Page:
Dysfunctional Family Fun With "We're The Millers"
We're The Millers is a subtle, delicate, Noel Coward-like wit-fest that hides its piercing intelligence behind a glittering sheen of sophisticated humor. Oh, all right, I'm joking. It's yet another piece of absurdly raunchy silliness — but not bad for all that. And pretty &^%$#@* funny at times.
Jason Sudeikis plays a drug dealer who gets played into smuggling a shipment of dope out of Mexico. To do that, he enlists three other outcasts to play his clean-cut all-American family in the hopes they'll help him bluff his way past the border guards. Stripper Jennifer Aniston becomes his wife. Street thief Emma Roberts becomes his daughter. And weirdo latchkey kid Will Poulter becomes his son. Hilarity ensues and they all learn an important lesson about something or other.
Two things lift this above the usual only-supposed-to-be-funny raunch comedy like, say, Bridesmaids. One is the fact that Sudeikis and Aniston are both genuinely talented comic actors. This is different than a lot of today's comedy stars who simply represent a hip, funny attitude and are therefore supposed to be hip and funny but really aren't. Sudeikis and Aniston know how to create characters with an eye toward their absurdity. They did it well in Horrible Bosses and they do it well here.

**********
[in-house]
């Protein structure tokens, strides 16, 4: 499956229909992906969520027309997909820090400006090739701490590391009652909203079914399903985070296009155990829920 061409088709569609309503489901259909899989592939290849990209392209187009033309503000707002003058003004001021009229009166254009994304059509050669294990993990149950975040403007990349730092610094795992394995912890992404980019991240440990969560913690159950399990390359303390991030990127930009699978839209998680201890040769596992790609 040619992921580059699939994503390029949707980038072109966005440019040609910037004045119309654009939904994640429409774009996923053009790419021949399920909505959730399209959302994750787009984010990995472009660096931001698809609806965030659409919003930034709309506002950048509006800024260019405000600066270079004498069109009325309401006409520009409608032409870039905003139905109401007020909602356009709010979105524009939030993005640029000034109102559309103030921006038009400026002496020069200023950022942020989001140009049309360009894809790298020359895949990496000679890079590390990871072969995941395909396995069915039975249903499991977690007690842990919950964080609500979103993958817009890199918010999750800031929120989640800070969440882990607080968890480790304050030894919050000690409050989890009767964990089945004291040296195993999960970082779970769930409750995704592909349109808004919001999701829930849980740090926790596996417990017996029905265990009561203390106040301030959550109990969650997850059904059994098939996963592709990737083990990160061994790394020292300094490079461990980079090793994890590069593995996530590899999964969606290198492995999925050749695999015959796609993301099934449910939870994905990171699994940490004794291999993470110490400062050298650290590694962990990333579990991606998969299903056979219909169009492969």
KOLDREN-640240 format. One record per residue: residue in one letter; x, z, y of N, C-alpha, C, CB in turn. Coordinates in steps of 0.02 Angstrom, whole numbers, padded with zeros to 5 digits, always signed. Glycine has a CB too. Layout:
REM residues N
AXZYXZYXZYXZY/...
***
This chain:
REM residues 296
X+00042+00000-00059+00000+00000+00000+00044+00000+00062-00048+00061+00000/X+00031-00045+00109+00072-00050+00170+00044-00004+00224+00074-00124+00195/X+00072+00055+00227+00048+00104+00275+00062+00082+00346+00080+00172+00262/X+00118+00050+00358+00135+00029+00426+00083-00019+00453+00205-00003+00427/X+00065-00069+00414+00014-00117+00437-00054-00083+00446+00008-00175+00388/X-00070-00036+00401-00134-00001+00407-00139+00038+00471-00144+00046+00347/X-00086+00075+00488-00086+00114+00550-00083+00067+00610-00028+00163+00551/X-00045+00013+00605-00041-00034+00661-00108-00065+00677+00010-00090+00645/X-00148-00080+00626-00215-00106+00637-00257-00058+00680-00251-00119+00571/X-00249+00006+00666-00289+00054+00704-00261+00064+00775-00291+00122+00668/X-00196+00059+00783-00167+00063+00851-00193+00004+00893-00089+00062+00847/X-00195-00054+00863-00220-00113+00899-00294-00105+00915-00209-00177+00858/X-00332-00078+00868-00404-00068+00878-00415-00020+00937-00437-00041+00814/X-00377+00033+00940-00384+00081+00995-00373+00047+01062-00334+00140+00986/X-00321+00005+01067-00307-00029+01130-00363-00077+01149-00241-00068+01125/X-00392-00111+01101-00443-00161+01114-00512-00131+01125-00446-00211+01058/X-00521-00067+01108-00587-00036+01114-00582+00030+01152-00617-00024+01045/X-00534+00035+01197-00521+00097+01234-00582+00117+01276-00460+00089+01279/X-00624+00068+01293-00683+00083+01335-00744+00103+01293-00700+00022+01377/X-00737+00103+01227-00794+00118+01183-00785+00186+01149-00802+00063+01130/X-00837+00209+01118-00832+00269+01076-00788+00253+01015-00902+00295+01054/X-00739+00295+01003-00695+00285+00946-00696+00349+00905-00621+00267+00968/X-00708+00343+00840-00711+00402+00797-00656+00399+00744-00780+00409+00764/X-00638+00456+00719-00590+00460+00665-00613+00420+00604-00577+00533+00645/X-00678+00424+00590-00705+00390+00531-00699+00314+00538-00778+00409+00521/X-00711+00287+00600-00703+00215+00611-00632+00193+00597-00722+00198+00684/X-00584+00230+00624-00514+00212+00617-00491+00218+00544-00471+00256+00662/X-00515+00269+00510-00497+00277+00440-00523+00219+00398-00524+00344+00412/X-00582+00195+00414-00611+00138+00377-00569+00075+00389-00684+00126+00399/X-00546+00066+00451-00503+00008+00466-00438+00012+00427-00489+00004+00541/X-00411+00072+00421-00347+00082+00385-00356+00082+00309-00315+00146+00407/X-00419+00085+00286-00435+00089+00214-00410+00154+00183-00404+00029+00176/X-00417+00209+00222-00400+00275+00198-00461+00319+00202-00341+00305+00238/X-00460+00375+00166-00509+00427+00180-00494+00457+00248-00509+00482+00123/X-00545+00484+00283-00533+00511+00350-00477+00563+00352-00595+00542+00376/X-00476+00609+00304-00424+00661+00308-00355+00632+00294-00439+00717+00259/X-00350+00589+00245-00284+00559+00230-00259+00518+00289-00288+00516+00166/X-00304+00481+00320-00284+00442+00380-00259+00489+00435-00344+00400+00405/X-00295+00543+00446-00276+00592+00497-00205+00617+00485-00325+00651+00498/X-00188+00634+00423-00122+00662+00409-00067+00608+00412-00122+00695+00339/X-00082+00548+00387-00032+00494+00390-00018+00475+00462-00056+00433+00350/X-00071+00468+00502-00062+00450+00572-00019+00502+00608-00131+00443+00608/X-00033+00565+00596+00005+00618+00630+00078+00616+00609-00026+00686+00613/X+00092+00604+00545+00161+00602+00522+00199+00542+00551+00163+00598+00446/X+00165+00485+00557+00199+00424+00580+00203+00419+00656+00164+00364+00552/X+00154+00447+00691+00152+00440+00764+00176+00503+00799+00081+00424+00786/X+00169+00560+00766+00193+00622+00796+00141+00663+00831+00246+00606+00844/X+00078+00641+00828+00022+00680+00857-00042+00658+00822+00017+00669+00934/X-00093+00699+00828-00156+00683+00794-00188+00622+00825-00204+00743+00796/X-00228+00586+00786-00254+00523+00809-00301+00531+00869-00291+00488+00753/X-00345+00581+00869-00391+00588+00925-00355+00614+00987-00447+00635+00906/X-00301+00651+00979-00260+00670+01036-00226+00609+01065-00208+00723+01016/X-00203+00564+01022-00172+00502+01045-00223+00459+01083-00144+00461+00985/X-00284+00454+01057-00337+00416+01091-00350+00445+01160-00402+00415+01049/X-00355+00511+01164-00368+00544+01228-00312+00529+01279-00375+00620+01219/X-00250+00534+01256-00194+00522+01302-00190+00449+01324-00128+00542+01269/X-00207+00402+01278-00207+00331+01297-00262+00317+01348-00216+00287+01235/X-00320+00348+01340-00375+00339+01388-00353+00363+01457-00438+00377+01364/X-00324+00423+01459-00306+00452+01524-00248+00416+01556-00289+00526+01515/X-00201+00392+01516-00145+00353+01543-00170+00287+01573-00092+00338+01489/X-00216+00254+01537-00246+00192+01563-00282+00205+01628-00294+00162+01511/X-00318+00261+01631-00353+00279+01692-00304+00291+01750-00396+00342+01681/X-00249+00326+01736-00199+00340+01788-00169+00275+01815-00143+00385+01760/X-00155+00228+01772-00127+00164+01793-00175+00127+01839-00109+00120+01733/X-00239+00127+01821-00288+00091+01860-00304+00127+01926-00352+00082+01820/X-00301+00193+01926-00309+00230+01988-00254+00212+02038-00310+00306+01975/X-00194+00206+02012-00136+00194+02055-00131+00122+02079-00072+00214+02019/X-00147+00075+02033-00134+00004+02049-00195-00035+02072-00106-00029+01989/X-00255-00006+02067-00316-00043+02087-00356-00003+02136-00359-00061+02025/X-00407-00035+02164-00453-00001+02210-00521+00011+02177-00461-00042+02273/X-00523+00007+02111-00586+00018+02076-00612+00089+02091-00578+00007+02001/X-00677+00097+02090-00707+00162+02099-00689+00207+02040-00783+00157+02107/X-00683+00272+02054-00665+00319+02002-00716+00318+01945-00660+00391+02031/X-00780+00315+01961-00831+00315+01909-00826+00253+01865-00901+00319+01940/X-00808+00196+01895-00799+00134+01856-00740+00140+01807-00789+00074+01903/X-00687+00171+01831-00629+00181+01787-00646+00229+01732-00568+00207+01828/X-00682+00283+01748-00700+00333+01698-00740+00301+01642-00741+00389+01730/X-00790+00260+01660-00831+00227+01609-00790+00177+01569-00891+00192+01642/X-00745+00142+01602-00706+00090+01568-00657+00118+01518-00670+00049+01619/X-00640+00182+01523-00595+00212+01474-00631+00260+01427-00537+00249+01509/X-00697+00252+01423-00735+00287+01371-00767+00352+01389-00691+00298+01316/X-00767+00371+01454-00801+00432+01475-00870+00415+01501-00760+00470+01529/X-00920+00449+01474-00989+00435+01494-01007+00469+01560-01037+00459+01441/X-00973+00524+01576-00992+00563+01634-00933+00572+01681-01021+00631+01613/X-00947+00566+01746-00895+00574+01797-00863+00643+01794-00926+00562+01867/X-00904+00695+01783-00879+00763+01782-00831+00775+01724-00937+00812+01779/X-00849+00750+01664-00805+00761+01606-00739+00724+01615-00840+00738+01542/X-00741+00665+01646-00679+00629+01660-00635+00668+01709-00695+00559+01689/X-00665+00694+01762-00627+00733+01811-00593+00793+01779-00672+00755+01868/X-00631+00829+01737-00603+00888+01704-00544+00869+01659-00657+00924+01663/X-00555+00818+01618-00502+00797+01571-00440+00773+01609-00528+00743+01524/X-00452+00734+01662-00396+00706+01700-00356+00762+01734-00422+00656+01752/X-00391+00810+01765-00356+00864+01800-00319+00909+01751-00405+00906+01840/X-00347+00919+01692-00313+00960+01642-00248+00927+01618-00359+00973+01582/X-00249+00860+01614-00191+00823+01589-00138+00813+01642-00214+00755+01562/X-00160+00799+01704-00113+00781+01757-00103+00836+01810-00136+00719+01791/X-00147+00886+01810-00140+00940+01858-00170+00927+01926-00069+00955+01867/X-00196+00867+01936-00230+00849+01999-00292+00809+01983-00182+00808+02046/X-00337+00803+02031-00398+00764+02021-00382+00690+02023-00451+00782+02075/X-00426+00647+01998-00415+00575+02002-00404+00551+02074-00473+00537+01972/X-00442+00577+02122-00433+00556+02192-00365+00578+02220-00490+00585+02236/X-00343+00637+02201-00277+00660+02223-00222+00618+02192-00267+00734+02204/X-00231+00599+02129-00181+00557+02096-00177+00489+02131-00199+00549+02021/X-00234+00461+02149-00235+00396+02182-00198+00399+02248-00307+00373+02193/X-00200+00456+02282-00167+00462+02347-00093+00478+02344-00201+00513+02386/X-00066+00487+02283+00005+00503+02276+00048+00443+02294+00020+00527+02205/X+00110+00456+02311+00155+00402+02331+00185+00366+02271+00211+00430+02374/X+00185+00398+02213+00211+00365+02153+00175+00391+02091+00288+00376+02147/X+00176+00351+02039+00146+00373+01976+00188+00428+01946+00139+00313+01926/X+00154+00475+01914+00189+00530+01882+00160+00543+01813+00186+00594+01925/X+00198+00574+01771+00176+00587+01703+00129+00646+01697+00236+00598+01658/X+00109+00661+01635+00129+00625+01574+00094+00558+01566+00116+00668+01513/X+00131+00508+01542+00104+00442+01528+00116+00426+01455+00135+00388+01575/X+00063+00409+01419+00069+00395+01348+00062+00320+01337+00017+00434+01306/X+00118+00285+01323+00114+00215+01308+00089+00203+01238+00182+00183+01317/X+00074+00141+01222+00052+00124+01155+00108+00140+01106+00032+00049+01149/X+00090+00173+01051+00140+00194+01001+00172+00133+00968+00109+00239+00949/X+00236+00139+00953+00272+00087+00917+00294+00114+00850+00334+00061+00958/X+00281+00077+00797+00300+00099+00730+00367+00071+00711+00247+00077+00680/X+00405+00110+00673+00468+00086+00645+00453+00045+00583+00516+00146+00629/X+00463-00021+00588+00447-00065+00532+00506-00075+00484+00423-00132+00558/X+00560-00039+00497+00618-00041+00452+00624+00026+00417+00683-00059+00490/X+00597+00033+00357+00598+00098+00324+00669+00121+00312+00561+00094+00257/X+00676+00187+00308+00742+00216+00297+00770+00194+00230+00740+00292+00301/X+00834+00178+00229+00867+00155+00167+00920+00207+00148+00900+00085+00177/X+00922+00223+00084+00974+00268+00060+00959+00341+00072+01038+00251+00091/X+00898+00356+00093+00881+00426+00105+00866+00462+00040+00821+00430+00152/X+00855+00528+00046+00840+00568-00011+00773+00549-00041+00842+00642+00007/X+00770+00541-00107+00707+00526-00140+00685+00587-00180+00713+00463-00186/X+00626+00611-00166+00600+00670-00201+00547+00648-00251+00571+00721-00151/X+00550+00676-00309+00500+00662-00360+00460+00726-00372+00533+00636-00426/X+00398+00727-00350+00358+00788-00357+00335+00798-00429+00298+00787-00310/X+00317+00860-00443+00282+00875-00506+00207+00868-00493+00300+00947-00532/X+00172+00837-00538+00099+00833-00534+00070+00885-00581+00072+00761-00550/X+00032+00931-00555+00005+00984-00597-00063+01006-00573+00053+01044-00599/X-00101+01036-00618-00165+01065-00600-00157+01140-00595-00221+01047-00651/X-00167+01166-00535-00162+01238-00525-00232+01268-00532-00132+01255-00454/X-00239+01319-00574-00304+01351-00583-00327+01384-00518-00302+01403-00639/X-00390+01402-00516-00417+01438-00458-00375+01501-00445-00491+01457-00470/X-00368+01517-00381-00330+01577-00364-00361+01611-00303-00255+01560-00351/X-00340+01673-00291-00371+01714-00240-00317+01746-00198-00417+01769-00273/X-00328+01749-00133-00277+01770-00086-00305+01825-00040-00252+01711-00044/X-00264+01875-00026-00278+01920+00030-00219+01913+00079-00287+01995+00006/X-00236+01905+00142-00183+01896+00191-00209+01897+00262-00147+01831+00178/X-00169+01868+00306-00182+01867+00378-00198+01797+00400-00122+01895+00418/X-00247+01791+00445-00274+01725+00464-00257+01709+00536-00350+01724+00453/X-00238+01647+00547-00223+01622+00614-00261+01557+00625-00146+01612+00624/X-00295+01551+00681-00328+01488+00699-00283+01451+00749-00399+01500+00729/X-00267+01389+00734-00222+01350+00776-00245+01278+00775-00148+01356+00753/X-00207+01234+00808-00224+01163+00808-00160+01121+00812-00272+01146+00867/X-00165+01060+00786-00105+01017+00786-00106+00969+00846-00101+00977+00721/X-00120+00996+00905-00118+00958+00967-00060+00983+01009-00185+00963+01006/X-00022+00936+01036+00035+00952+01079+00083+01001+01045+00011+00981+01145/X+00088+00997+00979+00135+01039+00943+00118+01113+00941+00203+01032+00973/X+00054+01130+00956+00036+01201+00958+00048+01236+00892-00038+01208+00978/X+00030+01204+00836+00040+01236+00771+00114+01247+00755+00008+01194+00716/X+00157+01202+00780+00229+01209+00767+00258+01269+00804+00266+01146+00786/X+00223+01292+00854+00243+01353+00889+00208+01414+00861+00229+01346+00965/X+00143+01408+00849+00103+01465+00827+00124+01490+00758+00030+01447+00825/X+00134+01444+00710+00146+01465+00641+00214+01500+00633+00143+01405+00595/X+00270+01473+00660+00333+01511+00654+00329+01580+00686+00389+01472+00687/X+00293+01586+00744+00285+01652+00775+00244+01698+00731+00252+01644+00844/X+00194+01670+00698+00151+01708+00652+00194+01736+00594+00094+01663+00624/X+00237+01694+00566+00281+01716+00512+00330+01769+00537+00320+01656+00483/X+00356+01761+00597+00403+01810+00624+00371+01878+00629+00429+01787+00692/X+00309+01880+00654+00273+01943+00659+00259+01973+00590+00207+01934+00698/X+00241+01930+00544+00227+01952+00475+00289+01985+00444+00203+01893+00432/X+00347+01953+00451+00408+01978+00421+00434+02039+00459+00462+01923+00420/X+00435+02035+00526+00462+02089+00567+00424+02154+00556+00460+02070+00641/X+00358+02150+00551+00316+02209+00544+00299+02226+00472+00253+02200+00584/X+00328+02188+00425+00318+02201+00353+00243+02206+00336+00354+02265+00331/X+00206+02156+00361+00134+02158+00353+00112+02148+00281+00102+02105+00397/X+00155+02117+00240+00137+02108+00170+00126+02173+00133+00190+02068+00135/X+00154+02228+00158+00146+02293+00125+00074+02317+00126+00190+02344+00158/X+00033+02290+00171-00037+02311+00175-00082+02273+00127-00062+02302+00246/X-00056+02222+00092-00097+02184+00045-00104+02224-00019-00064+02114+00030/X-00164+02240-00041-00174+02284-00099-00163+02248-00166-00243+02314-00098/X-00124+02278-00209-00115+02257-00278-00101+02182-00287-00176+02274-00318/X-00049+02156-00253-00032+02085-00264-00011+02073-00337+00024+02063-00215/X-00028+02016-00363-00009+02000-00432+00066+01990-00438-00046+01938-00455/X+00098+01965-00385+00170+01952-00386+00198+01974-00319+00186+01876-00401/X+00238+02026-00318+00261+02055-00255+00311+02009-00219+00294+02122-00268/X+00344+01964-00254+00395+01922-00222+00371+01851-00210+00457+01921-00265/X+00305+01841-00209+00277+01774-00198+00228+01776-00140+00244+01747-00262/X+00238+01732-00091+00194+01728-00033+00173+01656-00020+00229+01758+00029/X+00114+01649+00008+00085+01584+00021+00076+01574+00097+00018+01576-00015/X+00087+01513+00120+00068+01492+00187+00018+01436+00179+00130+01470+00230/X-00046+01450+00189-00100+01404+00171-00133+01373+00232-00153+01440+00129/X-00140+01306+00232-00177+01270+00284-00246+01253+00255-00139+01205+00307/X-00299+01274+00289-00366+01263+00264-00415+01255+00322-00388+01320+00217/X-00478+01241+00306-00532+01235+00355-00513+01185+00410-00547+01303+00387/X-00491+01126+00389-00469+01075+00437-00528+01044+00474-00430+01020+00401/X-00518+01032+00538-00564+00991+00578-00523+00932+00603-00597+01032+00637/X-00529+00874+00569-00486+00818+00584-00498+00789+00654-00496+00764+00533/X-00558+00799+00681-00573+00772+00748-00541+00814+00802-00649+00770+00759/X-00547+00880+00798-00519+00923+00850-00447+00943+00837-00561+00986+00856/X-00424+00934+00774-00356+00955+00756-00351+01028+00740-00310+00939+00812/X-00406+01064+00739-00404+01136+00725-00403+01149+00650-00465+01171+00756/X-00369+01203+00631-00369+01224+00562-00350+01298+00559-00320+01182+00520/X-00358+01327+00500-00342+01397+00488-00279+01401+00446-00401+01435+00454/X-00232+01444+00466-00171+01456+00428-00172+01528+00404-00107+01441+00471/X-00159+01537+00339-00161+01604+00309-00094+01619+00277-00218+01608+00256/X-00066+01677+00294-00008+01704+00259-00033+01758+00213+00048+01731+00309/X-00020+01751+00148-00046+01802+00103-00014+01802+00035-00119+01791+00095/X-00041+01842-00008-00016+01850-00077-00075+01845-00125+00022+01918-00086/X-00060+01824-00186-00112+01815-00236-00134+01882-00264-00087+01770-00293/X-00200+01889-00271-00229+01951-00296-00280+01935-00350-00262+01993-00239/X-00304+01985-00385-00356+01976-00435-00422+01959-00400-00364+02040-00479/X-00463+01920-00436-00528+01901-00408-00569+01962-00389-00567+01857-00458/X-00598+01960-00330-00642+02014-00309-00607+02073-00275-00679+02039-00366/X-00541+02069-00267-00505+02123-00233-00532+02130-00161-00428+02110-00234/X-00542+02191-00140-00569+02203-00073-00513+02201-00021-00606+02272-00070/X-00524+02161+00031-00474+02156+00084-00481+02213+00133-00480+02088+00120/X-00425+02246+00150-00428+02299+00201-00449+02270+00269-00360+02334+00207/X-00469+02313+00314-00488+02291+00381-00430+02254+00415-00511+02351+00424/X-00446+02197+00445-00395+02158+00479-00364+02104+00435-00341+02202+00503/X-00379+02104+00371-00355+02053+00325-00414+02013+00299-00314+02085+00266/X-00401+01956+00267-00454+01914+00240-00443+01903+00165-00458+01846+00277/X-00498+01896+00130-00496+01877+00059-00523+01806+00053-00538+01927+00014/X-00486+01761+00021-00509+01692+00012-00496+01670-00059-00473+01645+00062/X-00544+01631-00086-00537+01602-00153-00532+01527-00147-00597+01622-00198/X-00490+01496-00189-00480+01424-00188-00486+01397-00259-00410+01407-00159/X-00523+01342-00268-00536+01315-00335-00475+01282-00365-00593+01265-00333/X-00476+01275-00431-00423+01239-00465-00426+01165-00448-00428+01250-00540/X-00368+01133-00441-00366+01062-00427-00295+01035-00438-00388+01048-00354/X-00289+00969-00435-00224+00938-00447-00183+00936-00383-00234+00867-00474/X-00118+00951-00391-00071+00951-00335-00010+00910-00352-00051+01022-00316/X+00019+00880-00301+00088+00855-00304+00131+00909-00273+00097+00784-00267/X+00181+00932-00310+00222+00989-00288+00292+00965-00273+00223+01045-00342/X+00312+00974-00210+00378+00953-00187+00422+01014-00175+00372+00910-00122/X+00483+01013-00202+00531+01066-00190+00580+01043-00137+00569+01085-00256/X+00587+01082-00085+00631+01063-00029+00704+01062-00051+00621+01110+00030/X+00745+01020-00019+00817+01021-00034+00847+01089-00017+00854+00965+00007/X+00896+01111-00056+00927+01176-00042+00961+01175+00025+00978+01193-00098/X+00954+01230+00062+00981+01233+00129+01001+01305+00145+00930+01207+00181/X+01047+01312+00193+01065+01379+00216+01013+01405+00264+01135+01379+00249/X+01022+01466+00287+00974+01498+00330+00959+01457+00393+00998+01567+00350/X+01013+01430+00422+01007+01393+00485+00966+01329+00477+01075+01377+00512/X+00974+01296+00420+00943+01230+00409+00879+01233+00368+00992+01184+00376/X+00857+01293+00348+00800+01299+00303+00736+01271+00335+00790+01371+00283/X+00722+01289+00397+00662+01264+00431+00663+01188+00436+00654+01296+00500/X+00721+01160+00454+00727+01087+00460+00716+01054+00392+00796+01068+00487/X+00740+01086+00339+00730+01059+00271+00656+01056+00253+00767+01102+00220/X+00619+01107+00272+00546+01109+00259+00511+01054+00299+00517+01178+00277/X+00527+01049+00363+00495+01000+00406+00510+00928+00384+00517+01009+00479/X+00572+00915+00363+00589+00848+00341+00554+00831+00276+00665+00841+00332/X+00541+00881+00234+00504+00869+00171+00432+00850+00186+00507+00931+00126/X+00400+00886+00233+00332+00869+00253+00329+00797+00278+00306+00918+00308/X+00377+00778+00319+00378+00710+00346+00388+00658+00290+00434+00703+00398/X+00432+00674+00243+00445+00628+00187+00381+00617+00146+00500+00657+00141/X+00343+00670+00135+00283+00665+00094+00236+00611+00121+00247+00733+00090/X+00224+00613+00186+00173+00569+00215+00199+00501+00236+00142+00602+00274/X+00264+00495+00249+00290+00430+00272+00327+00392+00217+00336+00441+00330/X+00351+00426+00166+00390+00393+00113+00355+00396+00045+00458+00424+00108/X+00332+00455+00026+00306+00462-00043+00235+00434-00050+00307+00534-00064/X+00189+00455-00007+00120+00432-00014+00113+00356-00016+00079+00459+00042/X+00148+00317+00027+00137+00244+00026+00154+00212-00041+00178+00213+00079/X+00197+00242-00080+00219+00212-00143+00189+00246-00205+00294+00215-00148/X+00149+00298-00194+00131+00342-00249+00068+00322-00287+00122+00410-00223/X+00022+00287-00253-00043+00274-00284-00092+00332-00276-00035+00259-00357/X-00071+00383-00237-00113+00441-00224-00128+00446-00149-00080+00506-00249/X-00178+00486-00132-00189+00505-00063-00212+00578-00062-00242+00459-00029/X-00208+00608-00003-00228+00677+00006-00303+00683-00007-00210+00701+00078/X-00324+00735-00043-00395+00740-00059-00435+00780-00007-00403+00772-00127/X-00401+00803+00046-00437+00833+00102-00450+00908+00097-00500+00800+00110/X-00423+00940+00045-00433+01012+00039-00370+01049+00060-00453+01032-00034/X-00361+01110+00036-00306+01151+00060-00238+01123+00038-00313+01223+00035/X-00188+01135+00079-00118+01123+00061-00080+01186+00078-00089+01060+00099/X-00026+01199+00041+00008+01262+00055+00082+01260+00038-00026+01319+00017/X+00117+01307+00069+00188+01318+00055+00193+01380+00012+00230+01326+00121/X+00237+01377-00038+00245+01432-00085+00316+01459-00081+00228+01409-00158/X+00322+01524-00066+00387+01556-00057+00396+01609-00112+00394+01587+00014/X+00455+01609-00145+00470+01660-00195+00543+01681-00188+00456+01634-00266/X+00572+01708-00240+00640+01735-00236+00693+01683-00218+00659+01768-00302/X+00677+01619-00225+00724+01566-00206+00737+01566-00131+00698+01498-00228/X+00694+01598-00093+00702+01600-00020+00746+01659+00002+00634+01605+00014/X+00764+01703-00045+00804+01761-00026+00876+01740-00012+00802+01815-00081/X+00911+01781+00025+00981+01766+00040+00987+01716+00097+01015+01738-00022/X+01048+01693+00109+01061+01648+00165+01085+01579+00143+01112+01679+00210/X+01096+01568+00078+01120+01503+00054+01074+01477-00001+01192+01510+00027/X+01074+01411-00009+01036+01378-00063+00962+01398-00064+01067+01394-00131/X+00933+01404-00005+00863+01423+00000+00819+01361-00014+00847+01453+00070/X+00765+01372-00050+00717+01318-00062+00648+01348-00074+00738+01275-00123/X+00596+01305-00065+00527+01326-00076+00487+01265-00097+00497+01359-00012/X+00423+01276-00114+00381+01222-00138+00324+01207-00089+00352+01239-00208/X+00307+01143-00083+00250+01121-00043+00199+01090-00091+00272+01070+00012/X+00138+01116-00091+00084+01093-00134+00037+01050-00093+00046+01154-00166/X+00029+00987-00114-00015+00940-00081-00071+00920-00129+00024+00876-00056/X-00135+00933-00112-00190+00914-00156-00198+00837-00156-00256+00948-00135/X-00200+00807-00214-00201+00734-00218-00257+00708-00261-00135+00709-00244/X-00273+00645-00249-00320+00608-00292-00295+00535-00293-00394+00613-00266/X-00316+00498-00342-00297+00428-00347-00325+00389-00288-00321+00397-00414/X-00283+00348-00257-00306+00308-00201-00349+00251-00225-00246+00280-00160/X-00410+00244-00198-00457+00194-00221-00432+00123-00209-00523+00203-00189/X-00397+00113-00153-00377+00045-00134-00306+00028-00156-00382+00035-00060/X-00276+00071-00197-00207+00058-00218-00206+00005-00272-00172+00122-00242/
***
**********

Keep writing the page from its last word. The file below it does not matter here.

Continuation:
The other thing that raises this above the average is its attitude toward its subject, which is family. From the first scene, Sudeikis's admittedly despicable and empty existence as a pot peddler is contrasted with the supposed hell on earth of being a husband and father. When Sudeikis goes to get a new haircut to make him look like a "real life Ned Flanders," he tells the barber, "Give me something that says, 'I get up every morning at 5:30 and commute for an hour and a half to some bull**** job where my j**-off boss expects me to kiss his b***s all day just so I can afford to keep my ungrateful, screaming kids decked out in Dora the explorer s*** and my wife up to her fat ass in self-help videos until the day I get up the courage to put a shotgun in my mouth.'" The family man sitting in the waiting chair behind him points to his own haircut and says, "Right here."
What's funny and kind of original is that the movie never loses that hard-edged attitude toward family life — and yet still proceeds to make the case for what you might call family values. As the four drug smugglers fall into typical negative family behaviors, their arguing, lying, manipulating and smothering are all shown to be nourishing aspects of love. Family may be hell, the movie seems to be saying, but it still lifts you out of selfishness and mock-hip despair.
That's a pretty interesting point of view (though not mine) and it keeps the movie from going where you think it's going to go. It's cute and touching and I liked it. Obviously, you'll need asbestos ears and a pristine, raunch-impenetrable soul like mine.
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